Small groups were invited to discuss diversity at the forum at Lehigh University on the civil right’s leader’s holiday.
A few dozen people marked the Martin Luther King Jr. holiday Monday at Lehigh University by focusing on how America has changed since King’s death.
The group attended a luncheon titled “Black America Since MLK: And Still I Rise,” held at Lehigh University’s Packer Hall in Bethlehem. It was offered by the university and the Bethlehem National Association for the Advancement of Colored People (NAACP).
Prior to the afternoon event, the Bethlehem NAACP also held an MLK Holiday Community breakfast at Cathedral Church of the Nativity.
Those who participated at the Lehigh discussion included students, professors, faculty members, representatives of the Bethlehem NAACP and law enforcement. They did so after watching clips of the PBS series “Black America Since MLK: And Still I Rise.”
Questions pondered ran the gamut from, “What experiences have you had with desegregation?; Was your school integrated or predominantly one race?”; and “Today, how integrated is the school you attended?”
Jay Glucksman, a Lehigh junior studying civil engineering, said growing up in Rye Brook, N.Y., did not offer much diversity. He specifically chose Lehigh to further his education based on its multicultural facets, he said.
“It was like one direction, one mentality, one thought,” Glucksman said about his elementary and high school years. “I came to Lehigh because it made my life more diversified. I didn’t have a chance to learn about other cultures.”
Rich Freed of the Nazareth area, who works at the Lehigh University Career Center, recalled growing up in upper Bucks County and said there was little diversity. He said “classism” also was an issue.
Today, Freed said, his children in the Nazareth Area School District also learn with very few people of color in contrast to the school systems in Easton and Bethlehem.
Lehigh athletic director Joe Sterrett noted that in South Bethlehem, churches on virtually every block provide services in various languages. He described the section of the city as a “melting pot.”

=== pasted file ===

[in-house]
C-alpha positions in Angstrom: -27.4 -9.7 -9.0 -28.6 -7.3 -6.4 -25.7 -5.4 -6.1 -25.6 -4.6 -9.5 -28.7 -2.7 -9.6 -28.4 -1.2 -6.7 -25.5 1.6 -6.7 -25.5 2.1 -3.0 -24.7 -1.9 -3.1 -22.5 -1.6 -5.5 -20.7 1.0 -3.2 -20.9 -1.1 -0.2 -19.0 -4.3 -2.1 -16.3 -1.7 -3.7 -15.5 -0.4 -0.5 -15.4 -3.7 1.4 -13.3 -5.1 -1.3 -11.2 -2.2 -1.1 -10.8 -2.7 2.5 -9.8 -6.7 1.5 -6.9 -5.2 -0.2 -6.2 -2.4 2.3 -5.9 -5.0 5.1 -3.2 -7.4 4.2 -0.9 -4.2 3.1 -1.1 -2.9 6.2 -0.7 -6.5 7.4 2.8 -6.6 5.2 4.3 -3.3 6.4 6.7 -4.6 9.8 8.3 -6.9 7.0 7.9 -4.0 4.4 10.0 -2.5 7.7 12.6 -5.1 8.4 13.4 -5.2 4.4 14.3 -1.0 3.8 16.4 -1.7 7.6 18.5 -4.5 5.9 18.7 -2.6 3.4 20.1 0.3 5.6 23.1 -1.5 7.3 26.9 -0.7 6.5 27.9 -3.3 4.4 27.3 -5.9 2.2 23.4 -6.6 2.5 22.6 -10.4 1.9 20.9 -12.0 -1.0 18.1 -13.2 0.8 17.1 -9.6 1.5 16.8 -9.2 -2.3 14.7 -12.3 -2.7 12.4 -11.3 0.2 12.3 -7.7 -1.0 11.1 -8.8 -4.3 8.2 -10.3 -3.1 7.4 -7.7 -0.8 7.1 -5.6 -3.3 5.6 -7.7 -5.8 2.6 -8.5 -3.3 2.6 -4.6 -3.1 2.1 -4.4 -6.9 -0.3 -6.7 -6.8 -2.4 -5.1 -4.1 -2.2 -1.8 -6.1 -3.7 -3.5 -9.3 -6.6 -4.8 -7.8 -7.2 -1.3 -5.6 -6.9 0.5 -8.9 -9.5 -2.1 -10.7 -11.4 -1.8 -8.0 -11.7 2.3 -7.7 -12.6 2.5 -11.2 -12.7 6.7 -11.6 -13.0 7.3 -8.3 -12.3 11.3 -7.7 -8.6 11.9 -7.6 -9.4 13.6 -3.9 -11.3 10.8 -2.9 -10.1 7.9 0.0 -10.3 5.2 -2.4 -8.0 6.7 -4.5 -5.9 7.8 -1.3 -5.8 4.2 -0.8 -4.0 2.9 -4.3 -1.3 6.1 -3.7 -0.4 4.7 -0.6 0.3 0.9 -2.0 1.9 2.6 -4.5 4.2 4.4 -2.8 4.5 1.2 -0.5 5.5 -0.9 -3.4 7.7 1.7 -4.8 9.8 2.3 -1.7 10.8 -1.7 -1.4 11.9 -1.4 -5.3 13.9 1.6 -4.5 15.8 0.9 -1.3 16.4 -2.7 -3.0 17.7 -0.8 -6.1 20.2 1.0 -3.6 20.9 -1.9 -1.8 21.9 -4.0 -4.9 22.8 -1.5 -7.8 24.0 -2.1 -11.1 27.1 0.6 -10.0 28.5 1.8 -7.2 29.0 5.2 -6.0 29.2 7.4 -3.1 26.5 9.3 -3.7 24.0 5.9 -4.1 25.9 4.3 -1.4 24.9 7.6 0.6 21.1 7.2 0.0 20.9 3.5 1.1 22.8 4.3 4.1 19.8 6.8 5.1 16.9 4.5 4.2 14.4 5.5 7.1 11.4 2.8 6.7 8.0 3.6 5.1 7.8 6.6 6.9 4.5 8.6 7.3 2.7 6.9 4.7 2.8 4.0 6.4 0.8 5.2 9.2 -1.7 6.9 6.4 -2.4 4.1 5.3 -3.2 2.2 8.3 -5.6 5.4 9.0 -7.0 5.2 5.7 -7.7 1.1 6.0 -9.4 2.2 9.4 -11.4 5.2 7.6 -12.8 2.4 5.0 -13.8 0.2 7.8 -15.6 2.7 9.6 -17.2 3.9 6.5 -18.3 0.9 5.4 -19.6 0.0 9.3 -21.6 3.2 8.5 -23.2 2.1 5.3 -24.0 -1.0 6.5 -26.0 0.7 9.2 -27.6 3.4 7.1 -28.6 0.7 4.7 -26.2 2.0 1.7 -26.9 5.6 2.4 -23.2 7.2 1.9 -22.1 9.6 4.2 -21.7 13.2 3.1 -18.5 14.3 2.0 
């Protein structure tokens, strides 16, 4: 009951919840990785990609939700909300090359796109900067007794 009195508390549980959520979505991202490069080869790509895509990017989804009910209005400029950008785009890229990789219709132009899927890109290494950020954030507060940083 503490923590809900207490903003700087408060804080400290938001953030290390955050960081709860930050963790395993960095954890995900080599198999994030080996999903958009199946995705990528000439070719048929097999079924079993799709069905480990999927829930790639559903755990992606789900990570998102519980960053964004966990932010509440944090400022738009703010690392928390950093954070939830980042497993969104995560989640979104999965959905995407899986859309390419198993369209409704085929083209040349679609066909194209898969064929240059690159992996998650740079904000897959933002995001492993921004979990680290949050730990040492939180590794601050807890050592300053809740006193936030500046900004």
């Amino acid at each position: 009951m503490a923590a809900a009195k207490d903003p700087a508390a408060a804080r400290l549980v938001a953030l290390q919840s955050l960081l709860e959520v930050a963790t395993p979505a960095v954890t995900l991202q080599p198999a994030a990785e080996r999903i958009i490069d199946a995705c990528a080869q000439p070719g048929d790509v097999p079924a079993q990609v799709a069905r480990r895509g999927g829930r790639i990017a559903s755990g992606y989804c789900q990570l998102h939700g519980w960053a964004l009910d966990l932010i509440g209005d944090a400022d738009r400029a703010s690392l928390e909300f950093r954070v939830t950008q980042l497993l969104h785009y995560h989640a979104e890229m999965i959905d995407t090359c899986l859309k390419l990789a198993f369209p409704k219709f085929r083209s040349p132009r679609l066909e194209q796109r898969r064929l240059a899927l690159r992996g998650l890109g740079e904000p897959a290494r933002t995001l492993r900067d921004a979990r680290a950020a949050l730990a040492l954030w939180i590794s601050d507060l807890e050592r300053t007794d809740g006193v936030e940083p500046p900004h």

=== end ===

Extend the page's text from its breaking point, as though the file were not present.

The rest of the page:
Another set of questions focused on specific neighborhoods folks grew up in, asking, “Did you experience other cultures moving in?;” “What type are you in now?;” “How are you discussing this with your children and others?”; and “What are the advantages and disadvantages of living in integrated areas?”
Sterrett said he moved six times and attended nine school districts as a kid due to his father’s corporate work schedule. He said different places in terms of equality were “eye-opening” to him.
In Atlanta, he found just one Roman Catholic church, noting, “There was a religious segregation that was pretty prominent.” Then, when he moved to the Philadelphia area and joined the basketball team, the team was “very integrated.”
“It’s interesting the reverse experiences there,” he said. “It reinforces the notion that we all have parts of our life where some measure of expression exists — it could be the clothes we choose or it could be class.”
Others reiterated there’s more hope for the future in terms of greater equality.
Ginny McSwain, a faculty member, said social media reflects diversity and urged others to “follow” or “friend” different races and groups.
“Make sure you’re following them,” she said. “Make sure you’re listening to more diverse issues.”
Esther Lee, president of the Bethlehem NAAP, said growing up in the South, no one had the discussions like those presented at the luncheon. It shows progress after King’s death, she said.
“They couldn’t be as open as we are now,” she recalled. “It was not talked about.”